Margaret Jull Costa has been translating Spanish, Portuguese, and Latin American fiction—including authors like Javier Marias—for more than twenty years.

     A searing dystopian vision of a young boy's flight through an unnamed, savaged country, searching for sanctuary and redemption—a debut novel from one of Europe's bestselling literary stars.

     A young boy has fled his home. He’s pursued by dangerous forces. What lies before him is an infinite, arid plain, one he must cross in order to escape those from whom he’s fleeing. One night on the road, he meets an old goatherd, a man who lives simply but righteously, and from that moment on, their paths intertwine.

     Out in the Open
 tells the story of this journey through a drought-stricken country ruled by violence. A world where names and dates don’t matter, where morals have drained away with the water. In this landscape the boy—not yet a lost cause—has the chance to choose hope and bravery, or to live forever mired in the cycle of violence in which he was raised. Carrasco has masterfully created a high stakes world, a dystopian tale of life and death, right and wrong, terror and salvation.

    Contrary to the title, the opening scene centers on a young boy who is hiding in a place that is anything but open: "From inside his hole in the ground, he heard the sound of voices calling his name, and as if they were crickets, he tried to pinpoint the precise location of each man within the bounds of the olive grove. The desolate howling of fire-scorched scrub. He was lying on one side, knees drawn up to his chest, with barely enough room to move in that cramped apace. His arms either around his knees or serving as a pillow, and only a tiny niche for his knapsack of food. ... He sensed that the men were getting very close now and so he lay utterly still. He heard his name proliferating among the trees like drops of rain falling onto a sheet of water." As he lies in his hole, he thinks about his father and "the black flower of his family's betrayal [that] still gnawed at his stomach." So...what do we know about this young boy, who is perhaps eight or ten years of age? All of the men in the village, including the sheriff, are searching for him, because he has "caused an incident," an incident that somehow involves duplicity by his family. All this nameless boy can think about is escaping to a safe place—turning his back on the village and the olive grove and heading north into the unknown plain, certain that his carefully collected horde of food and water will be enough to propel him into a new life.

     What could this little boy possibly have done to cause this massive search? The boy assures us that he "hadn't killed anyone, he hadn't stolen, he hadn't taken the name of God in vain," so what did he do? Carrasco doesn't tell us exactly what happened until much later in the story, leaving only sickening hints—forcing the reader to make his or her own dark guesses as to who or what the boy has escaped from and what will happen to him if/when he is caught by his primary pursuer.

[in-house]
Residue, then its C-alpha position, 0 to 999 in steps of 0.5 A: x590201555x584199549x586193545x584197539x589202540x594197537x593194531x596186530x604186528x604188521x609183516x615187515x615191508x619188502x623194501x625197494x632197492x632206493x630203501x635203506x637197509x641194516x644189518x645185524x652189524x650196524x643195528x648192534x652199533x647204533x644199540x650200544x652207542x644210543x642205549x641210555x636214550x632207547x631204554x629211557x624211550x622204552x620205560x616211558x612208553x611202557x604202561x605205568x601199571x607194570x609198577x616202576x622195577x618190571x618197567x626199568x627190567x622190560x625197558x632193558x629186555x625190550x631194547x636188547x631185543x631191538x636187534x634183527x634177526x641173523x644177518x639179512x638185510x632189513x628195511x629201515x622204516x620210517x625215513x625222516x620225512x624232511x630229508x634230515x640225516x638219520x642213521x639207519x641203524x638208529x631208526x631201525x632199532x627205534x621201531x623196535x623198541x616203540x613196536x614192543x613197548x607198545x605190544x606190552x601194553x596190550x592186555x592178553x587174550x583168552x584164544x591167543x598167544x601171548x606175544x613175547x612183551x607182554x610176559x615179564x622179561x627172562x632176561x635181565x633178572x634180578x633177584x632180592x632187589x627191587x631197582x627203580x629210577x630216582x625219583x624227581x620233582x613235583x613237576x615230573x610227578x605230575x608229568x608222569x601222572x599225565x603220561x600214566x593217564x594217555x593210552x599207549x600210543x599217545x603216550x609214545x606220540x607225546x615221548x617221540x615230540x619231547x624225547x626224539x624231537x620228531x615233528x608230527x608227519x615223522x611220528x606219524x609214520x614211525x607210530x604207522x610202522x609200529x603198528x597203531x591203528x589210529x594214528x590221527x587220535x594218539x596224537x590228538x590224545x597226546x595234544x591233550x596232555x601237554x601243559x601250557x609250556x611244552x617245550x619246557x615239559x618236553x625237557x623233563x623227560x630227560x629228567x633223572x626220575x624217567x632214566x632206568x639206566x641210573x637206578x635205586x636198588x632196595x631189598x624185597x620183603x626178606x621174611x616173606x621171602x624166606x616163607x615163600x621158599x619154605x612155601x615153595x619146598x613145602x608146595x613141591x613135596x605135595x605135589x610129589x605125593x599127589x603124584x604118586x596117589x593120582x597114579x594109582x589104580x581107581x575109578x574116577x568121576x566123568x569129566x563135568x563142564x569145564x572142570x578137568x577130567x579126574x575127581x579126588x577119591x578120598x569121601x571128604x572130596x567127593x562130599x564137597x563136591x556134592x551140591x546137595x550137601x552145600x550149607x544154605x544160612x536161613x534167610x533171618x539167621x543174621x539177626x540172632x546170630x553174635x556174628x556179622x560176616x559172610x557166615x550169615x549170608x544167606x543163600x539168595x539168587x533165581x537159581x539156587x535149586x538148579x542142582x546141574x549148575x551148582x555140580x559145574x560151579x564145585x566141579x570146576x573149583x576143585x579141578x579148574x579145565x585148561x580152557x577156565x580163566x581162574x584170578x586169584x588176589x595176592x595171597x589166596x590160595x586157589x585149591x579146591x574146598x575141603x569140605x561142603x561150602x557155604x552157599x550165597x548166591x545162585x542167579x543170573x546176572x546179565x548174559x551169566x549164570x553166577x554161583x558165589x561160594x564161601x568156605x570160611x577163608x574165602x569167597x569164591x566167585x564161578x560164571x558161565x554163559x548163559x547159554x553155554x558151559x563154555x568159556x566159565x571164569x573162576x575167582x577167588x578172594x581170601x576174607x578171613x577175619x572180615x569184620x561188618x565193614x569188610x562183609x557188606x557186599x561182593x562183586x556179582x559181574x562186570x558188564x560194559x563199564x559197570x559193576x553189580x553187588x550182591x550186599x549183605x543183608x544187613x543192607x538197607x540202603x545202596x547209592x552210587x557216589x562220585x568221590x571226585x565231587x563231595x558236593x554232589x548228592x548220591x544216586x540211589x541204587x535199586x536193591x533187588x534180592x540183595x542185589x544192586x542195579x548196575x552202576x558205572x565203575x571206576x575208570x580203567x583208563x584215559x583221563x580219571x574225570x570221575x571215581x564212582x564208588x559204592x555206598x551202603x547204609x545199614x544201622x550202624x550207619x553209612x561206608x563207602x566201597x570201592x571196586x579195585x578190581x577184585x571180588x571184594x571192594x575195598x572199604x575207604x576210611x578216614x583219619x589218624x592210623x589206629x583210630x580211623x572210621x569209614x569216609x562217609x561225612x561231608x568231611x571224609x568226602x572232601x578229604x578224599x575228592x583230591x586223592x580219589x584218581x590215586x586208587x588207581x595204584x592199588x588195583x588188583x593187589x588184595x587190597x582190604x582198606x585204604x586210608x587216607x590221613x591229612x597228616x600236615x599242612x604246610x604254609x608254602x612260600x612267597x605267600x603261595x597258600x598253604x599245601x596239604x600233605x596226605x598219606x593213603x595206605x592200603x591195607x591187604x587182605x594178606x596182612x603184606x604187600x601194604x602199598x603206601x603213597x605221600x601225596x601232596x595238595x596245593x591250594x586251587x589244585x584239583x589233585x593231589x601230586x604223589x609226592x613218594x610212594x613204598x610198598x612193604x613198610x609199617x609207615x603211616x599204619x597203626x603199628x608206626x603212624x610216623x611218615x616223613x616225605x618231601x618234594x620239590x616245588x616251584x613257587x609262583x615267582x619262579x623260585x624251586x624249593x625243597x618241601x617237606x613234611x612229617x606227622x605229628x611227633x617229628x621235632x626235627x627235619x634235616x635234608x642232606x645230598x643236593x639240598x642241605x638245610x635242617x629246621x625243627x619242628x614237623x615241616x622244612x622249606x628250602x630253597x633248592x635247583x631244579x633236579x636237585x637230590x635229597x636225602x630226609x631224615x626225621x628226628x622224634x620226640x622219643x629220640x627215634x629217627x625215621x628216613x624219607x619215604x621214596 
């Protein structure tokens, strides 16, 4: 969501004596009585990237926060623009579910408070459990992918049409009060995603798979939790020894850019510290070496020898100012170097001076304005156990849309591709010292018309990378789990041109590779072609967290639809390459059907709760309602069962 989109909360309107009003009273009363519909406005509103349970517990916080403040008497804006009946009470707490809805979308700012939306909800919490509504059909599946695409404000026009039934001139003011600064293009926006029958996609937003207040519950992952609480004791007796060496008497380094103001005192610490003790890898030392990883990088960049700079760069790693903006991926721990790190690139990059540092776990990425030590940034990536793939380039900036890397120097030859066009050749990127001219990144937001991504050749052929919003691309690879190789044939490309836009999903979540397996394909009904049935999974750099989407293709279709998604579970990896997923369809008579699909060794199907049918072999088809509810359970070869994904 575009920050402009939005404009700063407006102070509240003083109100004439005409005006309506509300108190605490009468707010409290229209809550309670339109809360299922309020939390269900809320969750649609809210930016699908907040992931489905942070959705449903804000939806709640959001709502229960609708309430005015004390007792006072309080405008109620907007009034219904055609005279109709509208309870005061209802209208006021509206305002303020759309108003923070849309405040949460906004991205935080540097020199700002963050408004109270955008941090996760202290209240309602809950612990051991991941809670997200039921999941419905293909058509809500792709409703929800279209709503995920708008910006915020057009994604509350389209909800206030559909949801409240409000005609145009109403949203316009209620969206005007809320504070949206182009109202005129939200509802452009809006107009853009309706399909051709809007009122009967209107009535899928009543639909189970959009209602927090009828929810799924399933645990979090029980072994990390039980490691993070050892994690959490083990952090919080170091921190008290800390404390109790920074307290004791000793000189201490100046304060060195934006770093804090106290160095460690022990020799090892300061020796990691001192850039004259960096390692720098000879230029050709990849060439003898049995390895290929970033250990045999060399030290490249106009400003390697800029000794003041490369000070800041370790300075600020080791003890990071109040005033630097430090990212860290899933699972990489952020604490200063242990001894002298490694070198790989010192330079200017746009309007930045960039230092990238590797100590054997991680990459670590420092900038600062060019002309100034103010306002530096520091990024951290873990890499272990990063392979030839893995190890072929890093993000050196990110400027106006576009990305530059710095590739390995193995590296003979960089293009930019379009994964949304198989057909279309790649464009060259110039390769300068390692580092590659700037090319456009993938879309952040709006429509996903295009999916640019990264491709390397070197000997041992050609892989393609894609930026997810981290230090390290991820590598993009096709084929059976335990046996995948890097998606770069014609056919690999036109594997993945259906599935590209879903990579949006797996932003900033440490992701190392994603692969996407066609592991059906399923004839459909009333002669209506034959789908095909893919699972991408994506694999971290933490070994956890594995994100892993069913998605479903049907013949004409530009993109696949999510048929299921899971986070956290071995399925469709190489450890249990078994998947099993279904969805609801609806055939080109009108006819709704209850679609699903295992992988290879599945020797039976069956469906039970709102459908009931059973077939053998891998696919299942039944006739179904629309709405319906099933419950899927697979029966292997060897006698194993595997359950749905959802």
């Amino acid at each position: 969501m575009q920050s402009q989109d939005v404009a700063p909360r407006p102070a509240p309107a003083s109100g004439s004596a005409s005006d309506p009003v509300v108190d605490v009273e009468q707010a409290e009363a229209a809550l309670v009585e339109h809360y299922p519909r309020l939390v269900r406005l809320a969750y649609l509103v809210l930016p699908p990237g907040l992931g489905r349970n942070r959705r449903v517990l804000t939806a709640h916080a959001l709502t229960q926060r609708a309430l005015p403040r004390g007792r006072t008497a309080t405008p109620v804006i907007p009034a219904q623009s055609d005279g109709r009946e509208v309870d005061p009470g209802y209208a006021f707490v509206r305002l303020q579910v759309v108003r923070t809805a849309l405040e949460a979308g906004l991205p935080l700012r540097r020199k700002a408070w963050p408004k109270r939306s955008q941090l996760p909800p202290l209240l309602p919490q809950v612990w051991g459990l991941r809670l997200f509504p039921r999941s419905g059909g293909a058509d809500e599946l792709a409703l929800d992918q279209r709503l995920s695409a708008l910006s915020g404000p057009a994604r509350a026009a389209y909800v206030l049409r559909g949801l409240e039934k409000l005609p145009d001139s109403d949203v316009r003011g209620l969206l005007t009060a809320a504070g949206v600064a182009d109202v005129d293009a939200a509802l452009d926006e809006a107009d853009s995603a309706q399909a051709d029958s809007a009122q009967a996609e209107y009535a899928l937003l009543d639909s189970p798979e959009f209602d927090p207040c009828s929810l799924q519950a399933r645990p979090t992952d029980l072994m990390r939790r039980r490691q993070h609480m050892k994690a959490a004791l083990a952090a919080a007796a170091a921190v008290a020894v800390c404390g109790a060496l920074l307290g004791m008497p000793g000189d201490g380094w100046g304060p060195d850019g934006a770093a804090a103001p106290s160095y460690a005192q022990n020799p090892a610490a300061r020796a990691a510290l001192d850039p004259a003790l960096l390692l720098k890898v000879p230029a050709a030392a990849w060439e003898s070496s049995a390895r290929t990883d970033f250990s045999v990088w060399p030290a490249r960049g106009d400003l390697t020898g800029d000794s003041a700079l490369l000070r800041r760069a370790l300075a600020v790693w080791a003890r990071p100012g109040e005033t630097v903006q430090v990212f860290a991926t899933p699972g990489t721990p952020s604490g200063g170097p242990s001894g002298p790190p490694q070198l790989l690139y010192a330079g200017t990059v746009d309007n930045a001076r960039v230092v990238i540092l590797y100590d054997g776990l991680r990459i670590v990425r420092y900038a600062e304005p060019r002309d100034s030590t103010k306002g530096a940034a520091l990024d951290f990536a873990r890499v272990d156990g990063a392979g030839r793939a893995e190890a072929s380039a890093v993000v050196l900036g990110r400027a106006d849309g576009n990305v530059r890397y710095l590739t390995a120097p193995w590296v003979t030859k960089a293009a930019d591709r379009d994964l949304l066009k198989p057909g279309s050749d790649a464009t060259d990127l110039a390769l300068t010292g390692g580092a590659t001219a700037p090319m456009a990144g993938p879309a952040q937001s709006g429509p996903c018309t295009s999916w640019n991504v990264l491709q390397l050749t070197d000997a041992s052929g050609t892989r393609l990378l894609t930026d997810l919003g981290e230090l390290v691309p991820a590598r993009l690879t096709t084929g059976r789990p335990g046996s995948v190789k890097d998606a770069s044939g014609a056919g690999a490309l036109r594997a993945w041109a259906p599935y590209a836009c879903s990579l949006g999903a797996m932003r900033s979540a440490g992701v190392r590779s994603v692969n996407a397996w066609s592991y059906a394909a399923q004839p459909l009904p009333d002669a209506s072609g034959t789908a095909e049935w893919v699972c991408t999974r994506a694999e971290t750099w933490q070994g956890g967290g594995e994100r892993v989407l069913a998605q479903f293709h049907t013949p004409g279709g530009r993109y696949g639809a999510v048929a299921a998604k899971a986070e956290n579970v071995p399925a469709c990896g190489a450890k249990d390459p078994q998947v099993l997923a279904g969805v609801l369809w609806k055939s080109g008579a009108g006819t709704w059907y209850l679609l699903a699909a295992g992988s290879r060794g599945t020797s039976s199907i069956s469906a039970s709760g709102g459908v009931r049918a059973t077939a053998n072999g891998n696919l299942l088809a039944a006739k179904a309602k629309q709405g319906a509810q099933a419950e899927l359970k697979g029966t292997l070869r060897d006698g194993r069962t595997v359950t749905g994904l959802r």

In an interview, Carrasco says, "When I wrote the novel I tried to create an incomplete psychological profile of the boy. Not just because he was a 'personality in progress' but because I wanted to attract the reader to the characters by giving them a sort of mystery. When I read I'm always tempted to fill in with my own experience of life what is suggested but not said, I think we all do. When the blank says 'fear,' it is more suggestive when the reader fills the blank with their own fear instead of a neat description of what the writer thinks that the character feels."

This is how the old man
looks as he rides his
donkey, which is loaded
with panniers (saddle

bags) filled with his 
     Once the boy escapes from his hole and makes his way into the desolate, tinder-dry, drought-ridden countryside, Carrasco draws the reader into the boy's mind as he trudges for miles with the sun beating relentlessly down on his unprotected body. That night, after his meager provisions have been eaten and drunk, he comes upon an aged goatherd who catches him when he tries to steal some food. Instead of punishing the boy, the goatherd shares his food and water, and after some initial distrust, the boy, the goatherd, and his animals continue to make their way north. "The old man and the donkey were at the front, the dog chasing madly after them, and last of all came the goats, leaving behind a slipstream of dung like the tail of a comet." The boy is still somewhat distrustful of the goatherd because he is sure that a reward for his capture has been posted, and the goatherd is desperately poor, but he truly has no choice but to team up with this monosyllabic old man if he is to survive. 

A rope lighter
   Note: The goatherd habitually uses a rope lighter  (encendedor de mecha) to light his cigarettes as well as the campfire. Click HERE to see a video of how a rope lighter works. It's pretty neat.

     The next chapters follow the group of animals and the two humans as they move slowly across an arid, dusty, rocky plain pocked with bone-dry stream beds. Although some have criticized this section of the book for being too slow, I found it fascinating to watch the primitive but principled goatherd begin to mentor the boy, almost as if the old man is readying the boy to take his place when the time comes. This part of the book is truly a coming-of-age process for a youngster who has never been beyond the boundaries of his own village and who has always relied on his family for sustenance and shelter. Now, he has only himself—and the goatherd—to keep him alive. Carrasco's writing is filled with the meticulous details of surviving in this unforgiving landscape (which is based on Carrasco's childhood in a drought-ridden area of Spain).